Hereditary leiomyomatosis and renal cell carcinoma (HLRCC) is an autosomal dominant familial syndrome that results from germline mutation in the fumarate hydratase (FH) gene and is associated with an increased risk for smooth muscle tumors of the uterus and skin and renal cell carcinoma. HLRCC associated RCC develop in up to 25% of patients, often presenting in the fourth decade and are high stage, aggressive tumors with poor clinical outcome. Most women with HLRCC develop large and bulky uterine smooth muscle tumors (USMT) in the second to third decade, thus presenting the ideal opportunity for early detection of HLCC to enable timely implementation of surveillance for their RCC risk. However, the concept of screening women with USMT for HLRCC is challenging given that HLRCC is rare but USMT are common. In addition, FH deficiency in USMT can also result from sporadic FH gene aberrations, unrelated to HLRCC, further complicating any potential screening process. Recent studies show that tumor morphology can be used to identify FH deficiency in USMT and thereby direct patients to formal genetic counseling. The low magnification clues of staghorn shaped blood vessels and alveolar pattern should prompt for high magnification examination for eosinophilic cytoplasmic inclusions and oval nuclei containing prominent eosinophilic macronucleoli surrounded by a halo. Additional clues include Schwannoma-like growth and chain-like distribution of the tumor cells. Although immunostains exist for FH and 2SC, their role is limited in the presence of well-developed FH deficient morphology. The prevalence of germline pathogenic mutation in FH among women with USMT with FH deficient morphology is as high as 50% in some studies, with somatic FH mutation accounting for the remainder. Therefore, morphologic evaluation of USMT for features of FH deficiency can serve as a screening tool for HLRCC syndrome by triaging patients to formal hereditary risk assessment.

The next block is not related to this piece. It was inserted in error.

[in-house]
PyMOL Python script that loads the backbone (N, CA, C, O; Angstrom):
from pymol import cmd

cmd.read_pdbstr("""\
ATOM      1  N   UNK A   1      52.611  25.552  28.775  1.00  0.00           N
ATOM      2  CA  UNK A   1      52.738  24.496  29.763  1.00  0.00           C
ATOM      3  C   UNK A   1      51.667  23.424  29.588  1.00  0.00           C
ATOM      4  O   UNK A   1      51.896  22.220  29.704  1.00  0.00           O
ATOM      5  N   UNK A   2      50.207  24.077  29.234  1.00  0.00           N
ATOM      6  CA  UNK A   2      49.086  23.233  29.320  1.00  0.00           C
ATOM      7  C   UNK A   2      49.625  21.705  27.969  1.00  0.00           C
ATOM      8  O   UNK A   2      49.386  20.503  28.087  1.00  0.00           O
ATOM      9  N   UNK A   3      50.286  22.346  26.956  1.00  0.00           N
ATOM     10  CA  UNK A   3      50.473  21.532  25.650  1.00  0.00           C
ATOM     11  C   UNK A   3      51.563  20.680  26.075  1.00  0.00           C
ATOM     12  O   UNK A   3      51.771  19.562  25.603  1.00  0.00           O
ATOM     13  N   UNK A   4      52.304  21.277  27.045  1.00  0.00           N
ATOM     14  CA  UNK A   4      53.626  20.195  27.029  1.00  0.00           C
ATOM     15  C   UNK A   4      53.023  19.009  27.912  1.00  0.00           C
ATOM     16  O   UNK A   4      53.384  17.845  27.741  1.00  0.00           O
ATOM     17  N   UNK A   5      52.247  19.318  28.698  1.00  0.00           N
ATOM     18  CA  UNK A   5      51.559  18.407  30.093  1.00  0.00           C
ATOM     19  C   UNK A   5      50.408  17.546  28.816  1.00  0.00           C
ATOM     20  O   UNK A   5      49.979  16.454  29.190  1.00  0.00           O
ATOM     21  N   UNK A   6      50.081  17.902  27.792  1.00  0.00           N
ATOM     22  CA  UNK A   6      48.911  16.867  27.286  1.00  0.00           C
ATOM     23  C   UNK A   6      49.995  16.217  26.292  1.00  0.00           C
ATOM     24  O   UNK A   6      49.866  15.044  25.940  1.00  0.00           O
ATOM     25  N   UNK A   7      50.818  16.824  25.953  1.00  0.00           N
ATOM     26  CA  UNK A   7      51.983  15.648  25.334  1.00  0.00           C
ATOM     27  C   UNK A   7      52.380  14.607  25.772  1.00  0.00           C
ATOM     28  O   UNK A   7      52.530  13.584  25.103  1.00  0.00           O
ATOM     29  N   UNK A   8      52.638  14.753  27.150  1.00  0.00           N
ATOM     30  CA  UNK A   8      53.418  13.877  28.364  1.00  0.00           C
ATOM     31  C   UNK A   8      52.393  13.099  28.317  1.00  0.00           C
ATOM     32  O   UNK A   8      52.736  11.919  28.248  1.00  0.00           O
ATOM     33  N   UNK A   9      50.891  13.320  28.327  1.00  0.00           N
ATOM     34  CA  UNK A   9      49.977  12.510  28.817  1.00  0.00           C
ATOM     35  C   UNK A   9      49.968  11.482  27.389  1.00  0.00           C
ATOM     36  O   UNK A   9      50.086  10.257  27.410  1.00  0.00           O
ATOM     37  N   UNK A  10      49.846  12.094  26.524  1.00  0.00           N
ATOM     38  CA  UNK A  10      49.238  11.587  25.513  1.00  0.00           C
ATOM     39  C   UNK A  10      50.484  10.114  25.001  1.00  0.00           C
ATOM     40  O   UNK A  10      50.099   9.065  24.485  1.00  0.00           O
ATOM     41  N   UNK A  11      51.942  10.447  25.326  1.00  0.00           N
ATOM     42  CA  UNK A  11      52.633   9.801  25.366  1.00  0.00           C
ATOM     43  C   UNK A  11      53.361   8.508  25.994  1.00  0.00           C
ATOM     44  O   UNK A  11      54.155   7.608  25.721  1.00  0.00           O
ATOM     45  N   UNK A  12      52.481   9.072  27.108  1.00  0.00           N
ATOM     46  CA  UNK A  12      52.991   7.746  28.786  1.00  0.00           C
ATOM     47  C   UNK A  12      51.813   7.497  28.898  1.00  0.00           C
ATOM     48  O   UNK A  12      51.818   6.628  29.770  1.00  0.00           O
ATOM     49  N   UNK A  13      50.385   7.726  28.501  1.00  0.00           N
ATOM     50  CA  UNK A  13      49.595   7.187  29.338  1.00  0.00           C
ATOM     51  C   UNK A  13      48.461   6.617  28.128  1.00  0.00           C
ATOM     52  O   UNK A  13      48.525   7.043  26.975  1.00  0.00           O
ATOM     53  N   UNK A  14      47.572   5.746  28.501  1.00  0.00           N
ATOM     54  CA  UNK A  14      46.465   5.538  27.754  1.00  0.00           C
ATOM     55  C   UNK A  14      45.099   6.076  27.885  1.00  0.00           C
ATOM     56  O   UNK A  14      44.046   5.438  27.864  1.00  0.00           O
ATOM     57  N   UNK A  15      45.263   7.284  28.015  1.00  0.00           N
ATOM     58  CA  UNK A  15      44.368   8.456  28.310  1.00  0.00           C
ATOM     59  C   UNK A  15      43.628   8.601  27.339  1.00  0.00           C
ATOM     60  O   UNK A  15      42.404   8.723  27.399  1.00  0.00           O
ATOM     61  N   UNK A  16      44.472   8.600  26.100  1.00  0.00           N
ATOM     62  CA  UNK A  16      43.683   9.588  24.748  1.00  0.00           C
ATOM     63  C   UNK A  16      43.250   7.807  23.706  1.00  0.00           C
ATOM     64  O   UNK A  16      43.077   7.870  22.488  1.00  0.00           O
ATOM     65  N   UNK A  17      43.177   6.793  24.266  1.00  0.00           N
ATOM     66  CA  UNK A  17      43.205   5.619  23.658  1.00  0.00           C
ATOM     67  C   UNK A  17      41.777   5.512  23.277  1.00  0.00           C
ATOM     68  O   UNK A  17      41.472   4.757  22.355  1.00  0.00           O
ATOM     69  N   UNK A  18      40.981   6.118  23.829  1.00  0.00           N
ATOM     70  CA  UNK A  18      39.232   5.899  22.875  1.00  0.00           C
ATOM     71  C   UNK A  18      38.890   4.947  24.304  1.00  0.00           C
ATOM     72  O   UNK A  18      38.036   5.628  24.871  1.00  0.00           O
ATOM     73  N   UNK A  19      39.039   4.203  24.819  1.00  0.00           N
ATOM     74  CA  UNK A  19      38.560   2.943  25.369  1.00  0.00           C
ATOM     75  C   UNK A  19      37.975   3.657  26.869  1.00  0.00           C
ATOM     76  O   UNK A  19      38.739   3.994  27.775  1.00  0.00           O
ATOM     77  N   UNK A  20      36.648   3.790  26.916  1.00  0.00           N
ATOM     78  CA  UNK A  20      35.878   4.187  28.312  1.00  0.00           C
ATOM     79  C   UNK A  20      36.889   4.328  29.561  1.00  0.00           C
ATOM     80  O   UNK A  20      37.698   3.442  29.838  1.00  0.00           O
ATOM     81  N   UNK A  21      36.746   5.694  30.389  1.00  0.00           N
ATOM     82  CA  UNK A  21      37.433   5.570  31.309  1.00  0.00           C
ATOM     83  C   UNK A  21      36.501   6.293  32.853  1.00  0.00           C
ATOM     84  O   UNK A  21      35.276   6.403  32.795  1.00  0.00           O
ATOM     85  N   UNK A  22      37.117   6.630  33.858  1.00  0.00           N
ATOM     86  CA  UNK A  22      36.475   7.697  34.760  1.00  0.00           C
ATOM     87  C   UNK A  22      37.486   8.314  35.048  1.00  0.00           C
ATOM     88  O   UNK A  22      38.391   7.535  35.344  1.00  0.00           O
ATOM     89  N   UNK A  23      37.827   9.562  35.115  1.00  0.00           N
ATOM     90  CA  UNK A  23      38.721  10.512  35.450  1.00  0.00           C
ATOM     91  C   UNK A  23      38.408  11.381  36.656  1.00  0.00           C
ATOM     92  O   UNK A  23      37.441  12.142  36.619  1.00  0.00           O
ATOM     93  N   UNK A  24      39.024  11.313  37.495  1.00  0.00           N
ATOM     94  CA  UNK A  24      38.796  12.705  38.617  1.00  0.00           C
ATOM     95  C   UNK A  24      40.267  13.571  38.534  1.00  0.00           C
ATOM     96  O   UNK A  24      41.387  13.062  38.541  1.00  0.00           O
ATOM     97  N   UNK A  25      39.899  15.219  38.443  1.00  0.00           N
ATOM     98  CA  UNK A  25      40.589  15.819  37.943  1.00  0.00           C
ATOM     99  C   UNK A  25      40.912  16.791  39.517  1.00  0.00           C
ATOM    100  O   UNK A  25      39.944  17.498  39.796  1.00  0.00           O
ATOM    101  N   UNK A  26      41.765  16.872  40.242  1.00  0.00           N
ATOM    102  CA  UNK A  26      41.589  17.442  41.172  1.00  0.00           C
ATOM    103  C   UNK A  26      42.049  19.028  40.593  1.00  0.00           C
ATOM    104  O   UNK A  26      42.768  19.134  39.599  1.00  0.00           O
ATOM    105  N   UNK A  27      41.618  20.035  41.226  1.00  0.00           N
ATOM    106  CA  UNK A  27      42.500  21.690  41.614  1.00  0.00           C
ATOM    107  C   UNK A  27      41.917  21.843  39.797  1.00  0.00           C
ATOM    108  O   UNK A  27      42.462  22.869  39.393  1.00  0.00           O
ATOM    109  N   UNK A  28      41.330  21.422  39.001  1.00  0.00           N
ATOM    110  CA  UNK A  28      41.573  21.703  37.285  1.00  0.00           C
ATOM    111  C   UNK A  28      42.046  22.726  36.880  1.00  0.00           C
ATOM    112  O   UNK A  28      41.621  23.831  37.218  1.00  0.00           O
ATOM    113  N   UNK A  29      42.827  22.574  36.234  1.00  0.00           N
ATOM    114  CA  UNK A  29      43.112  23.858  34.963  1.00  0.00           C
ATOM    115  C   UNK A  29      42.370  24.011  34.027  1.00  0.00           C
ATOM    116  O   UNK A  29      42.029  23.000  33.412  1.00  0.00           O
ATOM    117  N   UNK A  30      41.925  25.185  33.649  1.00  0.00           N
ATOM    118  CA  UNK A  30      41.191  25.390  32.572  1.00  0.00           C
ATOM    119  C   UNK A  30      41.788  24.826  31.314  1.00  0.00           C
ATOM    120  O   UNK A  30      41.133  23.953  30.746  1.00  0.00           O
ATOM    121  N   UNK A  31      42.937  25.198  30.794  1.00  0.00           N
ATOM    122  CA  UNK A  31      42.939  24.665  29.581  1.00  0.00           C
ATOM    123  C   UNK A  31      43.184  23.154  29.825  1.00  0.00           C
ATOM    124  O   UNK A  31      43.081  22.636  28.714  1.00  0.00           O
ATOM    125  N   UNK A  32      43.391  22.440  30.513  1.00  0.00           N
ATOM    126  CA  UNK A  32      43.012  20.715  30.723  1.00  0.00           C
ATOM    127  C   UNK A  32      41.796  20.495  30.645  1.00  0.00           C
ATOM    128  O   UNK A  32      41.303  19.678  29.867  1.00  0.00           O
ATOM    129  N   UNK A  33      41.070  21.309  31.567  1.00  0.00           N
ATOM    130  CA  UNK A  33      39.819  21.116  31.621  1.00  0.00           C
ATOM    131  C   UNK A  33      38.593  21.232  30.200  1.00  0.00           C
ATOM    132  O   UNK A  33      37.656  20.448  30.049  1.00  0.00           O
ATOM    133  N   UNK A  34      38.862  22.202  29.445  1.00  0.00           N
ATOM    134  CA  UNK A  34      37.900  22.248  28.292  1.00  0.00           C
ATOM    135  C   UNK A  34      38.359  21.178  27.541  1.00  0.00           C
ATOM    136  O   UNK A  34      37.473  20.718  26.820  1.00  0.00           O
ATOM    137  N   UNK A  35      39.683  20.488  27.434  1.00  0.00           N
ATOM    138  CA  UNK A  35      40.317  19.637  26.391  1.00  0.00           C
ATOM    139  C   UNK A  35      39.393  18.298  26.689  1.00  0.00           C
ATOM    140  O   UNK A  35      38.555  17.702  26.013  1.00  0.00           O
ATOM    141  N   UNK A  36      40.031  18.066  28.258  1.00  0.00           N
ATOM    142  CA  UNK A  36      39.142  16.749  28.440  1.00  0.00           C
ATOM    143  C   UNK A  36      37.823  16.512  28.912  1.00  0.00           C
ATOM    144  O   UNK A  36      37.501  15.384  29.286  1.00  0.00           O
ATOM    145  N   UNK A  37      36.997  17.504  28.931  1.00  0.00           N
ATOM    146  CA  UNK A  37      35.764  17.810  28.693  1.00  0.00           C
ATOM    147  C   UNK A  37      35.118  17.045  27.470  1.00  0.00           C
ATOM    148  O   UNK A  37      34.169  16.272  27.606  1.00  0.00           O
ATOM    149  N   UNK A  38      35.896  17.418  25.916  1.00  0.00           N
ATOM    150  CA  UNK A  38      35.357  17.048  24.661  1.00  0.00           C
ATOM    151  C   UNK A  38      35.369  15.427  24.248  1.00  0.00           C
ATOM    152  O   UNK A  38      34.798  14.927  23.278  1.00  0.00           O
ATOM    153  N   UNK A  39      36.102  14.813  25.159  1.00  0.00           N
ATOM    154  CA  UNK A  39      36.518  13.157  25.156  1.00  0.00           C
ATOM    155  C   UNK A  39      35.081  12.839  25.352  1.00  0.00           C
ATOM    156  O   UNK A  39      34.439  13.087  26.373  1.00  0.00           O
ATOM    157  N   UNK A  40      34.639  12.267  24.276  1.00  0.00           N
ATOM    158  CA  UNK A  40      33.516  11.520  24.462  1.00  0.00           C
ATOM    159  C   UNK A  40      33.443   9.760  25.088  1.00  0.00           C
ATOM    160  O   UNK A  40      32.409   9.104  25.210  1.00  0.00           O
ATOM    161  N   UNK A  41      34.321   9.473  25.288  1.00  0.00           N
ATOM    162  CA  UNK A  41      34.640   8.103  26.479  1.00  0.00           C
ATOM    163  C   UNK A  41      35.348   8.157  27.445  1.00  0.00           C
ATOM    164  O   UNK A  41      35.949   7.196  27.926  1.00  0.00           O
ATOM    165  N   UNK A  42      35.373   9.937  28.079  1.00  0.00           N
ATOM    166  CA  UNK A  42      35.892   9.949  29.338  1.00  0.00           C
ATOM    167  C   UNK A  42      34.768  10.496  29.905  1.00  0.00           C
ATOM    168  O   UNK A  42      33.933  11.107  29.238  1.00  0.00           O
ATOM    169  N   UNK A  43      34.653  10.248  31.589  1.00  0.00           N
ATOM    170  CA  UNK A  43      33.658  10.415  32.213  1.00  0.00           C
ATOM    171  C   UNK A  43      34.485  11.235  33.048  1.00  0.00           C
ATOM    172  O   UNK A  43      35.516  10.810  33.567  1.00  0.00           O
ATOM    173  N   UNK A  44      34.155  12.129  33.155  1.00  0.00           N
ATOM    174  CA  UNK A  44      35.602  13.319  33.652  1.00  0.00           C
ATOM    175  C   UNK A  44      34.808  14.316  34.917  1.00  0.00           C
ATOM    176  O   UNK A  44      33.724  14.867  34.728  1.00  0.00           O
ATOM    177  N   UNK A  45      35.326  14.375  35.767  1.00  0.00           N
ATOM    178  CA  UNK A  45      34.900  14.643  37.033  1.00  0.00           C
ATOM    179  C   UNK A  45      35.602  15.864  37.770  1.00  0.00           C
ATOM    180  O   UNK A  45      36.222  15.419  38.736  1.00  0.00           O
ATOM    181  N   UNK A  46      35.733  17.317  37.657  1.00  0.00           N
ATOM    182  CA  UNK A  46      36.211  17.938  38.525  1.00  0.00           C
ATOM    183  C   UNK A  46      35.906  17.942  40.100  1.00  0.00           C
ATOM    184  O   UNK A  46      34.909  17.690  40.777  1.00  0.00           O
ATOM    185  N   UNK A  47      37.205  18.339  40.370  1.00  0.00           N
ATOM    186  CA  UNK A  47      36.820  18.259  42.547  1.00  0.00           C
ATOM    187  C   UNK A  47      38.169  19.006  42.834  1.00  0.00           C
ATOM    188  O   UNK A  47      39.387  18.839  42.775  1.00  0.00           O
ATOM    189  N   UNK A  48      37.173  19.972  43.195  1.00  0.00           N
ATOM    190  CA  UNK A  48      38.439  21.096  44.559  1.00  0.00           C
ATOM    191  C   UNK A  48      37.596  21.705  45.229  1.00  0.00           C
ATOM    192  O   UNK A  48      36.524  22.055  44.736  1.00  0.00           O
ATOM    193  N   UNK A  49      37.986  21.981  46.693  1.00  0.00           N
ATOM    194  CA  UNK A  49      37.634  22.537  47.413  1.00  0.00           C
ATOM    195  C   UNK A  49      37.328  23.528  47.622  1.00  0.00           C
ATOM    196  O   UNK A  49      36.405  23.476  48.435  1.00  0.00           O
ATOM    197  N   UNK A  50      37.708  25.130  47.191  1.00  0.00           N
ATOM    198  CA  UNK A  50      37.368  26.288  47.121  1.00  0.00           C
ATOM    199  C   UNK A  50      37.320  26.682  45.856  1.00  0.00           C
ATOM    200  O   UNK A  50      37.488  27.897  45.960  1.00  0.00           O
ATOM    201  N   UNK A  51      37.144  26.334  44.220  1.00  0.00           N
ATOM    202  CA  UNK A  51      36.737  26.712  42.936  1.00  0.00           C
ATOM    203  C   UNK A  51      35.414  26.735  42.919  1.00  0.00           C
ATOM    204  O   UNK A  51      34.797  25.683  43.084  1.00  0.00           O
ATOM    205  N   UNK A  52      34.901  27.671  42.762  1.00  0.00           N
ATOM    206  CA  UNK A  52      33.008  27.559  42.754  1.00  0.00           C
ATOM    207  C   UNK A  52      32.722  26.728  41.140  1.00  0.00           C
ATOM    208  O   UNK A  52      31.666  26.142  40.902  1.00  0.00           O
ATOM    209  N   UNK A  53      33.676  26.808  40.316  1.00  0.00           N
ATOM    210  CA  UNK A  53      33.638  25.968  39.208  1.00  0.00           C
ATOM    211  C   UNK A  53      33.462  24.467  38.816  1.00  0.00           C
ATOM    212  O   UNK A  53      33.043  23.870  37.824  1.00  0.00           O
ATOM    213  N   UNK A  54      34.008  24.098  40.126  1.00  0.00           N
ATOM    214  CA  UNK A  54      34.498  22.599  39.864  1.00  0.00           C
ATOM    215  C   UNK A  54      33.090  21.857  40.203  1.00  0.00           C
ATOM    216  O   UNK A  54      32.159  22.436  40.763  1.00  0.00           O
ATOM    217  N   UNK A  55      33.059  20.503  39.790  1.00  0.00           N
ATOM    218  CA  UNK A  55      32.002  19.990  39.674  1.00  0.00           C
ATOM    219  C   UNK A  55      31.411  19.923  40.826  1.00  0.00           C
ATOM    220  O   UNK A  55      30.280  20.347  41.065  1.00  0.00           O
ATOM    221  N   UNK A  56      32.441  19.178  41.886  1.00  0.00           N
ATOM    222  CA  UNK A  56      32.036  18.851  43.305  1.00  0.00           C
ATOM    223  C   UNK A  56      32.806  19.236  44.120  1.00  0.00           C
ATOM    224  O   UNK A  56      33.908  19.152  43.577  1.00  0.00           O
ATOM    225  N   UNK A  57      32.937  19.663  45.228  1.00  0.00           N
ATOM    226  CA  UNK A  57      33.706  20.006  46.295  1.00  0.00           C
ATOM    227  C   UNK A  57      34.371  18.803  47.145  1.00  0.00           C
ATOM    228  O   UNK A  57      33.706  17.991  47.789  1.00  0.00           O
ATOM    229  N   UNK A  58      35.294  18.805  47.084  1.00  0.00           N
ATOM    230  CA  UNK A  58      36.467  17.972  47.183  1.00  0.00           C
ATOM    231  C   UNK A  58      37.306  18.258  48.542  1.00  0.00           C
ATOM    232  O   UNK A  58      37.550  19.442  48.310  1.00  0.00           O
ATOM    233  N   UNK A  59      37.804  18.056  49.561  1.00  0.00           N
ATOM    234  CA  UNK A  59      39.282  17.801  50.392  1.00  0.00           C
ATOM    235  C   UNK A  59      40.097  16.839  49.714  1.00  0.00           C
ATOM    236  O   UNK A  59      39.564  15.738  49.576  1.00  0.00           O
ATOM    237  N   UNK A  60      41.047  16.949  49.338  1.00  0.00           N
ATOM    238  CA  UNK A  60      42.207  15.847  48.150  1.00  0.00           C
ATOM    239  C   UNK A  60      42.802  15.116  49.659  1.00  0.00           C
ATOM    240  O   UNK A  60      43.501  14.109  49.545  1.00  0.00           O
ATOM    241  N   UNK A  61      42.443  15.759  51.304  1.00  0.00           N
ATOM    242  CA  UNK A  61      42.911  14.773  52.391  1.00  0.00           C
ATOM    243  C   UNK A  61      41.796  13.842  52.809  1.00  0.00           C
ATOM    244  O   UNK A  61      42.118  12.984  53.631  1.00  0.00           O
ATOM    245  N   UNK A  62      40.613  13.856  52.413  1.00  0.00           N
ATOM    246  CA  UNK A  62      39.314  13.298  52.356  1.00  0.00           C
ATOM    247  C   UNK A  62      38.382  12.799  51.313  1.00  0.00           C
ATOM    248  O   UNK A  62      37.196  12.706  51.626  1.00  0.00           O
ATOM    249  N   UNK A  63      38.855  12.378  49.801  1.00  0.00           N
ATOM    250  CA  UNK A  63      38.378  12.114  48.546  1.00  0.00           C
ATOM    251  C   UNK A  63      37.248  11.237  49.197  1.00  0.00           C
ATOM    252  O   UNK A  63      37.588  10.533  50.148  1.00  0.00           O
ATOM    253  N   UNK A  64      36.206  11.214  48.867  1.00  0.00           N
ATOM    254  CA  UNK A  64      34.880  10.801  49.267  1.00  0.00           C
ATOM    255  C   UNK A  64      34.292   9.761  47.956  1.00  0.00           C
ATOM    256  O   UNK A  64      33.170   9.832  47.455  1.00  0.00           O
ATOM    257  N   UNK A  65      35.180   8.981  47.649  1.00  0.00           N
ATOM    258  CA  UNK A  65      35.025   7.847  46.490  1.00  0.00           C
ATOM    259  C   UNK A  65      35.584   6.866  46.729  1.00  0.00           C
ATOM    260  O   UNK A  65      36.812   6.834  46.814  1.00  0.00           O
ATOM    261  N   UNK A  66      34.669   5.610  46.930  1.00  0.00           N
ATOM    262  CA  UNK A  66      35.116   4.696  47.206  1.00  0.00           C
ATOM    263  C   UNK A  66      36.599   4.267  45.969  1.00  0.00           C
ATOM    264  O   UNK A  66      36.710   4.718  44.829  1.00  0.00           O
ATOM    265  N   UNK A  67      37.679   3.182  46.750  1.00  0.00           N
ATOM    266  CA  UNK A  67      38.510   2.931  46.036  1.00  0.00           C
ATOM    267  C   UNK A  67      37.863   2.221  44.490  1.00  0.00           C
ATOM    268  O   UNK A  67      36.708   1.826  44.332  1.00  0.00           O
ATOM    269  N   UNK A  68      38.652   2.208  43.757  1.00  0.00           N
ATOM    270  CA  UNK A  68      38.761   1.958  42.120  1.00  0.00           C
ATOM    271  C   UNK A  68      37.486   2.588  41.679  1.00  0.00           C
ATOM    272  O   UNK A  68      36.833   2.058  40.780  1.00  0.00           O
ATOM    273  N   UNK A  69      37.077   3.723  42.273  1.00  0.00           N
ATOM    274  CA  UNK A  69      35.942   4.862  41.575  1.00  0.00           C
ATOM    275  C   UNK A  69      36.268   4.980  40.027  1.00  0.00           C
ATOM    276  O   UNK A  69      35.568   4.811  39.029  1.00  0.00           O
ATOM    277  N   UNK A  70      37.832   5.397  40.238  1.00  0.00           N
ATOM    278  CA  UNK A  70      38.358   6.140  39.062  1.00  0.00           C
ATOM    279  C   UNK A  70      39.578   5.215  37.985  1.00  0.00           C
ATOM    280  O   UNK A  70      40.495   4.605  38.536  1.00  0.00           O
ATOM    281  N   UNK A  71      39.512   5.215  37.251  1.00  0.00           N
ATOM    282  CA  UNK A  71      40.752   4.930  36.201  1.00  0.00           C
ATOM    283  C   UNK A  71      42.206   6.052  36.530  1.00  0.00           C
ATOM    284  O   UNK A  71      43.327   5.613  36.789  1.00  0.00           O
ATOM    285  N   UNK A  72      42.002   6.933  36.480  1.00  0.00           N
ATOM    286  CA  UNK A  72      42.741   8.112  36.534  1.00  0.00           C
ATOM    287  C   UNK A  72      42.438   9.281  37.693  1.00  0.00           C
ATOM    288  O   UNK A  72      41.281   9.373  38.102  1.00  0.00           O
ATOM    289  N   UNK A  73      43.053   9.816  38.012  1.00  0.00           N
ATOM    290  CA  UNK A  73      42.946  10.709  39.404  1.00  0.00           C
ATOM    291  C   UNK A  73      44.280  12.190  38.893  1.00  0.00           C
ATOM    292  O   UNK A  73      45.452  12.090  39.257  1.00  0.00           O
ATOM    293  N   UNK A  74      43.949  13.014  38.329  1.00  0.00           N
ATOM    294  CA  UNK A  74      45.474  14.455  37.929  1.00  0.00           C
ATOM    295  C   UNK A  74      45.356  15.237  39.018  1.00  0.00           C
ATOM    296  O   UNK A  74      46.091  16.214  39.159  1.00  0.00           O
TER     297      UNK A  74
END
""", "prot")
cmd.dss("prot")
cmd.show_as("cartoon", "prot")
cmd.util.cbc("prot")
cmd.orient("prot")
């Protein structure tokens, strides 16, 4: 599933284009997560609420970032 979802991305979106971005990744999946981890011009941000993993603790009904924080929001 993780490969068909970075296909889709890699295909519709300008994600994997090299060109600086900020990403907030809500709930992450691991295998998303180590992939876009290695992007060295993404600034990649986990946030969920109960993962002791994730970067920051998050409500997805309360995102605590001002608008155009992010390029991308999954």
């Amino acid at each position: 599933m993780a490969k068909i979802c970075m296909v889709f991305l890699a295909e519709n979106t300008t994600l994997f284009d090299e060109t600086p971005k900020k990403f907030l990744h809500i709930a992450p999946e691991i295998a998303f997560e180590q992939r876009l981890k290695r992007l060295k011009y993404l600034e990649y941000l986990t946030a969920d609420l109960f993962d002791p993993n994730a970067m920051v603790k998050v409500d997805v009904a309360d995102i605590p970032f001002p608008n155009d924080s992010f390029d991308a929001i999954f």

Keywords: FH deficiency; HLRCC; uterine smooth muscle tumors.
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